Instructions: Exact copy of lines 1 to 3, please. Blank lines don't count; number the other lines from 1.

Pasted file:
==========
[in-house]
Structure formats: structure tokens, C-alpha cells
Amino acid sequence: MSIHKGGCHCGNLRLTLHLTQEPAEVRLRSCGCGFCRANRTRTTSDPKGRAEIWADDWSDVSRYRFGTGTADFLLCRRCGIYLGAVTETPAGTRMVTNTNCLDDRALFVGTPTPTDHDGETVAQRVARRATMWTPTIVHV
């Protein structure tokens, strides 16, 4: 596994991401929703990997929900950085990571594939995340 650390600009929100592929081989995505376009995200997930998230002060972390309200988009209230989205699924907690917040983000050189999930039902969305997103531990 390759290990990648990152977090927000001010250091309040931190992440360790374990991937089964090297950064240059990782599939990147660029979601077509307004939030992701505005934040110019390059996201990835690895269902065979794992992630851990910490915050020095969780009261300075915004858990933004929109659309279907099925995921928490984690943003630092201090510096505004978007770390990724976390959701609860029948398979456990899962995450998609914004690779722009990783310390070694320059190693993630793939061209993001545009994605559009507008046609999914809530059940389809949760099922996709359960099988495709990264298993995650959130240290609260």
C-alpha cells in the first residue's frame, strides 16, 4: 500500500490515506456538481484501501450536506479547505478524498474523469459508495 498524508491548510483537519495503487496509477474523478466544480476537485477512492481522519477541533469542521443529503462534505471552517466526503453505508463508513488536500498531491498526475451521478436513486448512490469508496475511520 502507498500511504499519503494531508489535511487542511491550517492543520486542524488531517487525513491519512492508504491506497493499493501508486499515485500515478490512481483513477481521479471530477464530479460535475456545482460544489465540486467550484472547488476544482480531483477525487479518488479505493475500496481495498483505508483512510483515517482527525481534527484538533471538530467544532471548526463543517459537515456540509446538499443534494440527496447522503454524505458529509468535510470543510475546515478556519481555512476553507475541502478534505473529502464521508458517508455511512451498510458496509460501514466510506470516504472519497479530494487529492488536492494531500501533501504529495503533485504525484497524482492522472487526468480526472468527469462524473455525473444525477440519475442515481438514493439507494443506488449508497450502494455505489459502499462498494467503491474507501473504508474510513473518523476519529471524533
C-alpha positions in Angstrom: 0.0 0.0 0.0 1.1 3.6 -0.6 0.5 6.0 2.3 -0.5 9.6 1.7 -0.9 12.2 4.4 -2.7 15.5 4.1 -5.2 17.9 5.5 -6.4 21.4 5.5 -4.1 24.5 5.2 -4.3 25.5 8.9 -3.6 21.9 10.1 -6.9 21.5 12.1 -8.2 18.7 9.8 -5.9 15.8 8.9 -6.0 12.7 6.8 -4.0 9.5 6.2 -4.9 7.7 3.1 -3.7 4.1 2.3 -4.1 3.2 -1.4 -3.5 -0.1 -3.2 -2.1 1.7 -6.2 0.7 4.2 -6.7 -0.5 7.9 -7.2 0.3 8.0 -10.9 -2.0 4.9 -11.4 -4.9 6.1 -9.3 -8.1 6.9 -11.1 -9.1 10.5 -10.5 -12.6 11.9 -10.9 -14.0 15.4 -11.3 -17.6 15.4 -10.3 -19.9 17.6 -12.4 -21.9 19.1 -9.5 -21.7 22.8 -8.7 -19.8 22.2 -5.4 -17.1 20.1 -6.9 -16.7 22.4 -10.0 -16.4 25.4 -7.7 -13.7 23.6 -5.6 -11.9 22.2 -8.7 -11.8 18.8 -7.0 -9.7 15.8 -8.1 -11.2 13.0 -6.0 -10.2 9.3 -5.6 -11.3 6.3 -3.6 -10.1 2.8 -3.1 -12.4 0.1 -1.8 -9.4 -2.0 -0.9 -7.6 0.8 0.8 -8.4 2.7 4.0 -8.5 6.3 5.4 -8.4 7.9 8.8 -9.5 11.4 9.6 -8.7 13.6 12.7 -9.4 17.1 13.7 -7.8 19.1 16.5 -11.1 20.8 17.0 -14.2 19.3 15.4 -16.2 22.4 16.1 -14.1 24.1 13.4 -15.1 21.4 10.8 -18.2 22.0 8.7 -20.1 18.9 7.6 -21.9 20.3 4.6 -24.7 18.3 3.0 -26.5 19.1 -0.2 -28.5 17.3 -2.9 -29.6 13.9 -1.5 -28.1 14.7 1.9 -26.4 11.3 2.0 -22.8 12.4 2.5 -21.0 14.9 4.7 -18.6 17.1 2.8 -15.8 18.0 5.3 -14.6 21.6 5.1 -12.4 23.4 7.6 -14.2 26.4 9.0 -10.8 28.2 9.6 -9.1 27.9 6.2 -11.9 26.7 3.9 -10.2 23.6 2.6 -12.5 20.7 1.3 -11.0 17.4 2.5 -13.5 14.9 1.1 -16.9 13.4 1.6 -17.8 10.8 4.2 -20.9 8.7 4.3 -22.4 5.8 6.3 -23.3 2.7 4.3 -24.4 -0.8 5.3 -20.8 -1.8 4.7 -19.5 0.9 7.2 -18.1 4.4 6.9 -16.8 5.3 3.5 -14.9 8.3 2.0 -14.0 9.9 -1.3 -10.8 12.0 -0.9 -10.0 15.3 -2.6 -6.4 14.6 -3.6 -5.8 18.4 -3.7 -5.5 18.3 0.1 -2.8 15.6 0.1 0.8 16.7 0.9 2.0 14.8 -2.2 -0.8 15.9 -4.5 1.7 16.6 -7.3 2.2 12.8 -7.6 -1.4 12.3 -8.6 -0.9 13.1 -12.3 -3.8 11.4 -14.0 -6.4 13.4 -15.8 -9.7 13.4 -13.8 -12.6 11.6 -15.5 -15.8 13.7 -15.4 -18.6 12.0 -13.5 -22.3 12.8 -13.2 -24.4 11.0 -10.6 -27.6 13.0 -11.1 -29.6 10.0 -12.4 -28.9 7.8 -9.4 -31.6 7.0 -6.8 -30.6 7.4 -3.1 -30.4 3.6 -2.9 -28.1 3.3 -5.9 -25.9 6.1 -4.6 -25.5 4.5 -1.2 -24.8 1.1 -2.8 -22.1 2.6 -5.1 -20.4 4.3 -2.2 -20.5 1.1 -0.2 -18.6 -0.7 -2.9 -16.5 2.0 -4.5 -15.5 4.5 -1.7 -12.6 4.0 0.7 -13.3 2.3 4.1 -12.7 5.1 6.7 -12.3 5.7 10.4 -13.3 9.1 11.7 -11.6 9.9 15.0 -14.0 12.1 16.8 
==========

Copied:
[in-house]
Structure formats: structure tokens, C-alpha cells
Amino acid sequence: MSIHKGGCHCGNLRLTLHLTQEPAEVRLRSCGCGFCRANRTRTTSDPKGRAEIWADDWSDVSRYRFGTGTADFLLCRRCGIYLGAVTETPAGTRMVTNTNCLDDRALFVGTPTPTDHDGETVAQRVARRATMWTPTIVHV